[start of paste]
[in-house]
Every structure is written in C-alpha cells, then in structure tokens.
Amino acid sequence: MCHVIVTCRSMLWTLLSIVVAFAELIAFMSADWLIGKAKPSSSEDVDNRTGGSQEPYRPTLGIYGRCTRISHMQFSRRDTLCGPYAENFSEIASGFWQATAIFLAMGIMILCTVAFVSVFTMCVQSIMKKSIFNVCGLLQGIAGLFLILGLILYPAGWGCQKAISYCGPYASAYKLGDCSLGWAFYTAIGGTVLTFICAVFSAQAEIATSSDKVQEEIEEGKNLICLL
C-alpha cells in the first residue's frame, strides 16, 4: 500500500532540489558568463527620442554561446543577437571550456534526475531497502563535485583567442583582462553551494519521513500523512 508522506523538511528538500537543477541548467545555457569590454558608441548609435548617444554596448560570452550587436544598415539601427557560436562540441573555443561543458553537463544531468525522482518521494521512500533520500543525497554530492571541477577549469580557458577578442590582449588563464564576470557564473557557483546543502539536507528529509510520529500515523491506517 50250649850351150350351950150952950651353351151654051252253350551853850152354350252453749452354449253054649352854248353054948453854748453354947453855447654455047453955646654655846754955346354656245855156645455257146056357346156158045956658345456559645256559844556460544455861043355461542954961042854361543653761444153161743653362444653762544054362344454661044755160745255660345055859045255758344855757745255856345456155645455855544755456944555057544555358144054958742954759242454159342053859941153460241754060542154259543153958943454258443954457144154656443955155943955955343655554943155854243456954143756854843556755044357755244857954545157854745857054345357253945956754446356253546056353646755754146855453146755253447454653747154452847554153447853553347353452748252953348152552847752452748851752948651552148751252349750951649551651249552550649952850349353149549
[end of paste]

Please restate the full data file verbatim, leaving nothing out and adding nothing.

[in-house]
Every structure is written in C-alpha cells, then in structure tokens.
Amino acid sequence: MCHVIVTCRSMLWTLLSIVVAFAELIAFMSADWLIGKAKPSSSEDVDNRTGGSQEPYRPTLGIYGRCTRISHMQFSRRDTLCGPYAENFSEIASGFWQATAIFLAMGIMILCTVAFVSVFTMCVQSIMKKSIFNVCGLLQGIAGLFLILGLILYPAGWGCQKAISYCGPYASAYKLGDCSLGWAFYTAIGGTVLTFICAVFSAQAEIATSSDKVQEEIEEGKNLICLL
C-alpha cells in the first residue's frame, strides 16, 4: 500500500532540489558568463527620442554561446543577437571550456534526475531497502563535485583567442583582462553551494519521513500523512 508522506523538511528538500537543477541548467545555457569590454558608441548609435548617444554596448560570452550587436544598415539601427557560436562540441573555443561543458553537463544531468525522482518521494521512500533520500543525497554530492571541477577549469580557458577578442590582449588563464564576470557564473557557483546543502539536507528529509510520529500515523491506517 50250649850351150350351950150952950651353351151654051252253350551853850152354350252453749452354449253054649352854248353054948453854748453354947453855447654455047453955646654655846754955346354656245855156645455257146056357346156158045956658345456559645256559844556460544455861043355461542954961042854361543653761444153161743653362444653762544054362344454661044755160745255660345055859045255758344855757745255856345456155645455855544755456944555057544555358144054958742954759242454159342053859941153460241754060542154259543153958943454258443954457144154656443955155943955955343655554943155854243456954143756854843556755044357755244857954545157854745857054345357253945956754446356253546056353646755754146855453146755253447454653747154452847554153447853553347353452748252953348152552847752452748851752948651552148751252349750951649551651249552550649952850349353149549